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Improving performance and capacity on the railway

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Readers of Rail Engineer are well acquainted with the huge construction projects around the country, aiming to increase capacity by building additional platforms and/or providing grade separated junctions. Examples include Norton Bridge, Heathrow Airport junctions, London Bridge, Reading, and Peterborough.

These schemes are extremely costly. They involve massive and very visible civil engineering works that create a significantly enlarged footprint of the station or junction, accompanied by substantial, mostly behind-the-scenes, alterations to the signalling and telecommunications (S&T) infrastructure, not forgetting the extensive operational changes that Network Rail and the TOCs have to plan for and implement.

With project costs coming under intense scrutiny, the Digital Railway is looking at options to deliver significant increases in performance and capacity as an alternative to the need for extensive remodelling works, which to a certain extent, are dictated by the design requirements of colour light signalling, as this article describes.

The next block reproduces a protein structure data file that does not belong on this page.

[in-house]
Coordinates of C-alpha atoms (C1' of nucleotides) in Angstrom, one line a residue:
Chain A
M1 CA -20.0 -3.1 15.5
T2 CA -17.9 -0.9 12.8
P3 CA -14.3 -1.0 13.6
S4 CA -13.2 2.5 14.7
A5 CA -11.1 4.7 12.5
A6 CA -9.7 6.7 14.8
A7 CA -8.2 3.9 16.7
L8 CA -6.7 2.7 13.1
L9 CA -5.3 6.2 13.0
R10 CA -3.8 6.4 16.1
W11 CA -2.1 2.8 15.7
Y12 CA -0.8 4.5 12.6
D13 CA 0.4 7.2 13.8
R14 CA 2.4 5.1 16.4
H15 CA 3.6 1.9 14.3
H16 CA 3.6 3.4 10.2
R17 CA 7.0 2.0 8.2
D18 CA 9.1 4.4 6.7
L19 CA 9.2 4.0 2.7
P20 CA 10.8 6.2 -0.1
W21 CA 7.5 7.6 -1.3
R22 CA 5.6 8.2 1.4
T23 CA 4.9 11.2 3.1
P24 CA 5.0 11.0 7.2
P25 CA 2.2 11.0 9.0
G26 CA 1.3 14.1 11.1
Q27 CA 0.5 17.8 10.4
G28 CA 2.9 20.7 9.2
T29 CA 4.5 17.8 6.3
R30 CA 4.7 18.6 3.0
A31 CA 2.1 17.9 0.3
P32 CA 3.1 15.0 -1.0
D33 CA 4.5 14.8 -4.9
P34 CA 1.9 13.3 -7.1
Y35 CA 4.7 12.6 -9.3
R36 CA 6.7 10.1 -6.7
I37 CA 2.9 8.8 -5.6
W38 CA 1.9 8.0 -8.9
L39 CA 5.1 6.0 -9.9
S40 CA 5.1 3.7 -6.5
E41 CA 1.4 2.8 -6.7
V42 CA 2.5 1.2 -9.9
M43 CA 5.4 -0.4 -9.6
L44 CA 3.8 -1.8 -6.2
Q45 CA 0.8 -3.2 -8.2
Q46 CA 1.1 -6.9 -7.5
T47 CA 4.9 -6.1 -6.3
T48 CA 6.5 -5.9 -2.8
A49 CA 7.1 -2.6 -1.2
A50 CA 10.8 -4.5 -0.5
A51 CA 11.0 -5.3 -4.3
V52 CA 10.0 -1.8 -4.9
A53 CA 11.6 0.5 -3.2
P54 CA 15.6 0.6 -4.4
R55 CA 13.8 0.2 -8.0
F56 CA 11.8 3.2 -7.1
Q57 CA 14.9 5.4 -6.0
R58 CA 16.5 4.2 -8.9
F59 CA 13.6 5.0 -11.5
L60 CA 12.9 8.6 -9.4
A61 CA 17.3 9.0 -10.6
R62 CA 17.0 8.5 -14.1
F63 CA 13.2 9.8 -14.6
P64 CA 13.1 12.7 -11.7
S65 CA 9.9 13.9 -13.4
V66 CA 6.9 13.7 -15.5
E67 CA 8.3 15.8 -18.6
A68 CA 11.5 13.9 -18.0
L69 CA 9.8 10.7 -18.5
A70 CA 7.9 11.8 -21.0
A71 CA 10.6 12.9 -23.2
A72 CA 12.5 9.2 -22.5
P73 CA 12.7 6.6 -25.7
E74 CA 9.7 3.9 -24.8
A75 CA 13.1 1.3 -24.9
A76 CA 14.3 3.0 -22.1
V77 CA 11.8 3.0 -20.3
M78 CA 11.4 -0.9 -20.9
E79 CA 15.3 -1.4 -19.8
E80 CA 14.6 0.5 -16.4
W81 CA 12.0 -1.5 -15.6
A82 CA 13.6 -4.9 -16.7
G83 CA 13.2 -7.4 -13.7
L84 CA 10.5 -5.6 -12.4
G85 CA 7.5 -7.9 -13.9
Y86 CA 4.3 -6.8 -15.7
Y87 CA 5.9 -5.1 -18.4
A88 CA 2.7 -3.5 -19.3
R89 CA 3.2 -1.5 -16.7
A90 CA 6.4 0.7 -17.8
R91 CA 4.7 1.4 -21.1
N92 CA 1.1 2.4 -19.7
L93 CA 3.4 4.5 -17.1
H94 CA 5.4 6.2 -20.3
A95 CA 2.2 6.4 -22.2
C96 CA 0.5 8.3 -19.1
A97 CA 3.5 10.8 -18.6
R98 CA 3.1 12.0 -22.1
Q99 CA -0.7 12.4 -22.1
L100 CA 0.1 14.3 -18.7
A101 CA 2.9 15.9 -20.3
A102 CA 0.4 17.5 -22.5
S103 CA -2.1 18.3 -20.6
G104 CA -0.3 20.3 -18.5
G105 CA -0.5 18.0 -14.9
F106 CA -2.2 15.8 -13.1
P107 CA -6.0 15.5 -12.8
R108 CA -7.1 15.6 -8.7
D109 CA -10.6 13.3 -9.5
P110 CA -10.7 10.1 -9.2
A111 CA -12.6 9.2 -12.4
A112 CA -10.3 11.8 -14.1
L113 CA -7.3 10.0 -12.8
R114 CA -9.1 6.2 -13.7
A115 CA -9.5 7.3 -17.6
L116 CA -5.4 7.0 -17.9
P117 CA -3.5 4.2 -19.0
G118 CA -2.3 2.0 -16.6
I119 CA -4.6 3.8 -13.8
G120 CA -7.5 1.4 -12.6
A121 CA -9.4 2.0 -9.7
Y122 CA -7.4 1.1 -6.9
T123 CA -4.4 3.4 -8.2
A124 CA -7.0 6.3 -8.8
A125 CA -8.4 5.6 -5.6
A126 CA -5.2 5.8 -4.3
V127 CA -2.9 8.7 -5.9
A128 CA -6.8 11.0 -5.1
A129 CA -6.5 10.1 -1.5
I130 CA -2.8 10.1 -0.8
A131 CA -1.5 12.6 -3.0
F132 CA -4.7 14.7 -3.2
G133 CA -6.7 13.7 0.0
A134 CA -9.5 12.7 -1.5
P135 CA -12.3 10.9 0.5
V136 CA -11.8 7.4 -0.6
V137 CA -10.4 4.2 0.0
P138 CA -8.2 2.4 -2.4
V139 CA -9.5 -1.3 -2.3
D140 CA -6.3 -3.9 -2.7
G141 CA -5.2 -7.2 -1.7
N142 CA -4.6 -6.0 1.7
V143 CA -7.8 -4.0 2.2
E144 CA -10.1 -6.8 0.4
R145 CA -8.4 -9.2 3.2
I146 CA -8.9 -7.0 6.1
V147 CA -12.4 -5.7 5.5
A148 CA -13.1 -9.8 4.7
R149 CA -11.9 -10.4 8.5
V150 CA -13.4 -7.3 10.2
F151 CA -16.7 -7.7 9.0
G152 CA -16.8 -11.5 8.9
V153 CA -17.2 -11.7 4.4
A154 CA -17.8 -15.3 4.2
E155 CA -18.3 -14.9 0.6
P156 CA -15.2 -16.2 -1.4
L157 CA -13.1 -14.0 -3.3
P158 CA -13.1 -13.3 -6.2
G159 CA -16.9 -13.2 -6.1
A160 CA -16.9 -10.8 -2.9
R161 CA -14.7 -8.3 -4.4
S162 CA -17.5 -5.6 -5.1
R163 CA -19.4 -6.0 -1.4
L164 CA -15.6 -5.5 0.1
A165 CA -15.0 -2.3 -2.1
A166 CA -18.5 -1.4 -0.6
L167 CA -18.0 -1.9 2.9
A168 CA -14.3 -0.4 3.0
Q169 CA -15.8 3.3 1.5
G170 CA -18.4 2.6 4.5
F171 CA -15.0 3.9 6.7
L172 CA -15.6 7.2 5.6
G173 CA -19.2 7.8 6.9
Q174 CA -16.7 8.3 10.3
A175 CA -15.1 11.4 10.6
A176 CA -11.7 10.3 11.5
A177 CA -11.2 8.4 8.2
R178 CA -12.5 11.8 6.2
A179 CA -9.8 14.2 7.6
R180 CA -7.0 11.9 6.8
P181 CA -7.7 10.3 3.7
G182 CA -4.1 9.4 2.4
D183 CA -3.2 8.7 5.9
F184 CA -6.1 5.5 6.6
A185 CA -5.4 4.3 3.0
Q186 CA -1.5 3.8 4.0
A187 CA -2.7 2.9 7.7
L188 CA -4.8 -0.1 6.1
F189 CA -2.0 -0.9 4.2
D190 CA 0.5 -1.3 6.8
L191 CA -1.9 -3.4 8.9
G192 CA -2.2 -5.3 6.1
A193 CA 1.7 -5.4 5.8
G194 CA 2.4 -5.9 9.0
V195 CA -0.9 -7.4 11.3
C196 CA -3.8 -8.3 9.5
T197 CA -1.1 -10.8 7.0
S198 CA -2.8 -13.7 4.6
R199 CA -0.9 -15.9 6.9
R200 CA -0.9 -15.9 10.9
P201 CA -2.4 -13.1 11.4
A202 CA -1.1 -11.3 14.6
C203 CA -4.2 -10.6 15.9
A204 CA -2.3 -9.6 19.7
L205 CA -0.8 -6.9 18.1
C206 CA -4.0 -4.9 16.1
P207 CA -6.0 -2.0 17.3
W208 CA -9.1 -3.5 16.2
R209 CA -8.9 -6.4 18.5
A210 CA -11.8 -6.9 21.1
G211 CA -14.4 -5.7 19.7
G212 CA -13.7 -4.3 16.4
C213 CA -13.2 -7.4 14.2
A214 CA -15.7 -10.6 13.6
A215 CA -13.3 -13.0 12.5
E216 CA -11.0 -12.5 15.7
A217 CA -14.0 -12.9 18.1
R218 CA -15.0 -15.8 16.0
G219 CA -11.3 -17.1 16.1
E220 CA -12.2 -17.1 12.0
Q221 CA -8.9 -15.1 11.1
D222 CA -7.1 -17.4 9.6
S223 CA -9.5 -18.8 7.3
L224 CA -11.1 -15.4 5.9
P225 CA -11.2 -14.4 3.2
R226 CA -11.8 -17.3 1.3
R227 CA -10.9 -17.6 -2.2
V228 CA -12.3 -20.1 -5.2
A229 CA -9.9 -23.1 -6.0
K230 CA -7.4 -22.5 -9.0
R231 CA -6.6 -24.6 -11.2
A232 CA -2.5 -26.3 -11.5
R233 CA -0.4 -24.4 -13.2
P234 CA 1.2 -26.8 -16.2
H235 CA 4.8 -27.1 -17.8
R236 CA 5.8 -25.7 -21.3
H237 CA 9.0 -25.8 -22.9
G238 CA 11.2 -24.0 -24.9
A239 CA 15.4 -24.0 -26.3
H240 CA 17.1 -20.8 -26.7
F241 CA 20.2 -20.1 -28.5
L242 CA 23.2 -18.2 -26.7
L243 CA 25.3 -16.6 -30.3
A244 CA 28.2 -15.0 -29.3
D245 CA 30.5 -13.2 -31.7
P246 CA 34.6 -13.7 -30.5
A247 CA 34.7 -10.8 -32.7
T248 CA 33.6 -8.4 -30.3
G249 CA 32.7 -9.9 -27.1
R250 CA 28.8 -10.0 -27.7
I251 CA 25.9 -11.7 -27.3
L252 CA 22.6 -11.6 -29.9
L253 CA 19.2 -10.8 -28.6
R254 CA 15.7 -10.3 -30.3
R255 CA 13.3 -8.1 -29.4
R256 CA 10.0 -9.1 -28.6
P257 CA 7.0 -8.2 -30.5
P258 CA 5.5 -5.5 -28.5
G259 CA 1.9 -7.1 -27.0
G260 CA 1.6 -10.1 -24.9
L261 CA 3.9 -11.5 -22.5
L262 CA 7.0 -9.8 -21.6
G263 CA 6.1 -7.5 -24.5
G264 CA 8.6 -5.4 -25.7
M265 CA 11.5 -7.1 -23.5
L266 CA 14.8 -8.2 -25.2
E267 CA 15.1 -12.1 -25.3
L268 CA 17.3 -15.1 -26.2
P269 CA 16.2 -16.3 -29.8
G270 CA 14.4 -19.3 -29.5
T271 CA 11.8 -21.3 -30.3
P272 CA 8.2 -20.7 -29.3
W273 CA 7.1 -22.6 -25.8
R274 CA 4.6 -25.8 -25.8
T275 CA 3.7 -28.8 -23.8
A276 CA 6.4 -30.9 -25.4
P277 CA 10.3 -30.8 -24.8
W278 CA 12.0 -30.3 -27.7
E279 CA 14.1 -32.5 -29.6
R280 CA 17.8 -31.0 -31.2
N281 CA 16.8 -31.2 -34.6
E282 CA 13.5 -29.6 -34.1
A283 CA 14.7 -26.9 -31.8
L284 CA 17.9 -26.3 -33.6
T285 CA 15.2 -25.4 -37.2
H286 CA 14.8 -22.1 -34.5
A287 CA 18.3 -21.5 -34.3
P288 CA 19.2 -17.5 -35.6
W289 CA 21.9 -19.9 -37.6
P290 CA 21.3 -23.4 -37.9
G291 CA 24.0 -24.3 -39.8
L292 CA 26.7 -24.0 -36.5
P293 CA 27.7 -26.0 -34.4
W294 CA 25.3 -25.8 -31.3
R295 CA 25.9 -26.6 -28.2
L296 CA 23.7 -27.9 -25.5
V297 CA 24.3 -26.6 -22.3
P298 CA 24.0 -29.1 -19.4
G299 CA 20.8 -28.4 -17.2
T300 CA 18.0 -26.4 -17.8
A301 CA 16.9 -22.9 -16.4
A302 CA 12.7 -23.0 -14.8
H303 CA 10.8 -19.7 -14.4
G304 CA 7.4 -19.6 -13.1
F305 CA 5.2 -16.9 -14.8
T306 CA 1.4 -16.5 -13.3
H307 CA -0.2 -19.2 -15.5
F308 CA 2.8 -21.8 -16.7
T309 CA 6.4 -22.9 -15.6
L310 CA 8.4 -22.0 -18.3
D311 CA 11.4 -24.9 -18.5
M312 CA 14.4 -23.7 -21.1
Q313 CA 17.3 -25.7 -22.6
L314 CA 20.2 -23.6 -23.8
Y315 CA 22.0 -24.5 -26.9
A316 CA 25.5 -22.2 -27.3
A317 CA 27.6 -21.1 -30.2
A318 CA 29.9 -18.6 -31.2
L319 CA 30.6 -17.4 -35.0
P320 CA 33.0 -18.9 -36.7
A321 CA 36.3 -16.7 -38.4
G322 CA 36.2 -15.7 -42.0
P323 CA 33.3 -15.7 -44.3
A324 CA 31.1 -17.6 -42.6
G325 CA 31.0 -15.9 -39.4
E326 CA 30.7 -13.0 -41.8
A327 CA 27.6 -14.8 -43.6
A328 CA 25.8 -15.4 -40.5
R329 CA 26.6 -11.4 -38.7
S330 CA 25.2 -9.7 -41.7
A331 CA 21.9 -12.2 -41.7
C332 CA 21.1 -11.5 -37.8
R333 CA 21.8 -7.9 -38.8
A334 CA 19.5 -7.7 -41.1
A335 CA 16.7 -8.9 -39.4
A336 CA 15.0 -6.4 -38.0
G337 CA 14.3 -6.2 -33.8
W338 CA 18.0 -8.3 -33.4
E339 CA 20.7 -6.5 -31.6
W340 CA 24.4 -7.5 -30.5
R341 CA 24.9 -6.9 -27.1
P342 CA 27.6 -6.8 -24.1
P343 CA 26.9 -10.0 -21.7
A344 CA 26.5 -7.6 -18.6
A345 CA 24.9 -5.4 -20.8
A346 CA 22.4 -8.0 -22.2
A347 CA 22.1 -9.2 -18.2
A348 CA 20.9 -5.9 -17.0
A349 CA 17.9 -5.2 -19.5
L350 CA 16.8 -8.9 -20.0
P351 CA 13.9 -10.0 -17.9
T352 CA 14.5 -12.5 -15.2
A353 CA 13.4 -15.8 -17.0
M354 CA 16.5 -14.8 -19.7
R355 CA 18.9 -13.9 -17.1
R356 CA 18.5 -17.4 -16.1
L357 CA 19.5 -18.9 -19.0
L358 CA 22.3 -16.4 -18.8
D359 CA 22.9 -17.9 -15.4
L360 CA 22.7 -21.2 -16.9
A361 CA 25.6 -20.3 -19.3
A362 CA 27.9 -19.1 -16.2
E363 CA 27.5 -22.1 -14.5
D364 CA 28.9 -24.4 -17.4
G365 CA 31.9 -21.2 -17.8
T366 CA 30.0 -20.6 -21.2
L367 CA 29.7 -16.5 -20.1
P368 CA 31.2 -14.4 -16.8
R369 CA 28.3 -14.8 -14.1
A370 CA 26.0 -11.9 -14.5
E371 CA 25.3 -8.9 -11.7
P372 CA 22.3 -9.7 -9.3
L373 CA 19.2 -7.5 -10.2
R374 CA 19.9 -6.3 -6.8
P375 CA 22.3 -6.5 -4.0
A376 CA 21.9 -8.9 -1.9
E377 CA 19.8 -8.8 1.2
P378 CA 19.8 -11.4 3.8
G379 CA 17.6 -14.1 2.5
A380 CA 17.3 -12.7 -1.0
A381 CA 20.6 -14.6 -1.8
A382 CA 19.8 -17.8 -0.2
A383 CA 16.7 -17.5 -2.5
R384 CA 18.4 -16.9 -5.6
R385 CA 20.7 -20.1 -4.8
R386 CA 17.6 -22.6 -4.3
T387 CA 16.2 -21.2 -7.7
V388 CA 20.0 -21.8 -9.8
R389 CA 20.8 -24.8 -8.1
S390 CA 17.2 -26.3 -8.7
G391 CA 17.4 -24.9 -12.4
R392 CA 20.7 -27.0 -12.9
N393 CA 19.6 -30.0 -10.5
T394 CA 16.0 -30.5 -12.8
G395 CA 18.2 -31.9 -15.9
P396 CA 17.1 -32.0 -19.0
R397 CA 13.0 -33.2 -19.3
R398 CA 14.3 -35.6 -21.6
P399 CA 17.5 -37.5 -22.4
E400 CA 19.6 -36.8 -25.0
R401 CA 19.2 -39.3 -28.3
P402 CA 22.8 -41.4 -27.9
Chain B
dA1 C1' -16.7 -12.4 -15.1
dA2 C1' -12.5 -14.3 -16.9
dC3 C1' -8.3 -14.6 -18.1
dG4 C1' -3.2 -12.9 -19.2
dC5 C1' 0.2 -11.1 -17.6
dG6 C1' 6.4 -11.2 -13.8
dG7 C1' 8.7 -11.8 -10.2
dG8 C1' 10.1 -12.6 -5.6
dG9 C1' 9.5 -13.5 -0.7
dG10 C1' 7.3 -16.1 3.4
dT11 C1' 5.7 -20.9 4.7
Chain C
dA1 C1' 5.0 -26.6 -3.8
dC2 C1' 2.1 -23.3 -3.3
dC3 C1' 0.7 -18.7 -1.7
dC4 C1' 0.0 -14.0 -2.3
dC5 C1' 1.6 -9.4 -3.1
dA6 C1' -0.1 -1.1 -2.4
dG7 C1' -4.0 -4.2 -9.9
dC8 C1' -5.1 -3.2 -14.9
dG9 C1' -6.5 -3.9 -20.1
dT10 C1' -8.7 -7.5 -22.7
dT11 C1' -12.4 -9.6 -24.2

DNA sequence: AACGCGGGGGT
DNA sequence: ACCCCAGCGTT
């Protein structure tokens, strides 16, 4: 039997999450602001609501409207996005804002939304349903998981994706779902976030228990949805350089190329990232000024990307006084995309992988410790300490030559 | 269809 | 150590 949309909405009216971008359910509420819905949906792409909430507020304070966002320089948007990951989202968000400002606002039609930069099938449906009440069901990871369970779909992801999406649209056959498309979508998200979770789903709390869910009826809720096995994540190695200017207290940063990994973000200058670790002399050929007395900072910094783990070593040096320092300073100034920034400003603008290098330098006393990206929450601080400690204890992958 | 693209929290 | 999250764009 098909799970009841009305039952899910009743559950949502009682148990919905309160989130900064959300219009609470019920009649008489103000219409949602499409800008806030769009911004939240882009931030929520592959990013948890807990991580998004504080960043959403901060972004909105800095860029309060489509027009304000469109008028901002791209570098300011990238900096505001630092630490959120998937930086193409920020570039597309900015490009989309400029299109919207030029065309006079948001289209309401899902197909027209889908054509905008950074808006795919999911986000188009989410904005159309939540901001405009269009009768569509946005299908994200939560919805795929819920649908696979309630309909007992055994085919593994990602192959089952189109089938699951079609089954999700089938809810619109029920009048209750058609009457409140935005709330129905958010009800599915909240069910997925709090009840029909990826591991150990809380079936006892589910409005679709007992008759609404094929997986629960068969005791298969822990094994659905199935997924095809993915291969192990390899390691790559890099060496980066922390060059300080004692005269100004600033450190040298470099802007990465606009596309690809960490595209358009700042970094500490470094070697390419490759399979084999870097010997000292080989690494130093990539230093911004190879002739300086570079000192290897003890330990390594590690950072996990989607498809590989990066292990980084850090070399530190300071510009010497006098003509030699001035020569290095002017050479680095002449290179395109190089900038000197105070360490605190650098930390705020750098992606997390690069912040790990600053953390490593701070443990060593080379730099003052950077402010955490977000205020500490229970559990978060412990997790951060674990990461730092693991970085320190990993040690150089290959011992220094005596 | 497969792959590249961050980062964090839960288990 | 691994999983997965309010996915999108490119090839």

Limitations of multiple aspect signalling

Colour light signalling began to be installed on main line railways from the 1920s, providing train drivers with vastly improved signal sighting compared with semaphore signals, and facilitating the introduction of centralised signalling control centres.

However, colour light signals, in addition to indicating what we now call ‘movement authority’ (MA), also provide information to drivers as to the location at which braking should commence in order not to exceed the limit of the current MA. This is achieved by a red signal being preceded by a yellow caution aspect in three-aspect areas, or a double yellow followed by a single yellow in four-aspect areas.

It follows that the first caution signal must be positioned at least at braking distance from the signal displaying red. Distance ‘a’ (three-aspect signalling) and ‘x+y’ (four-aspect signalling) must be a minimum of braking distance. In four-aspect areas, some flexibility in signal positioning is permitted within the stipulation that the distance between the single yellow aspect and the red aspect (‘y’) shall be no less than one-third of the actual signalling braking distance between the double yellow aspect and the red aspect (x+y).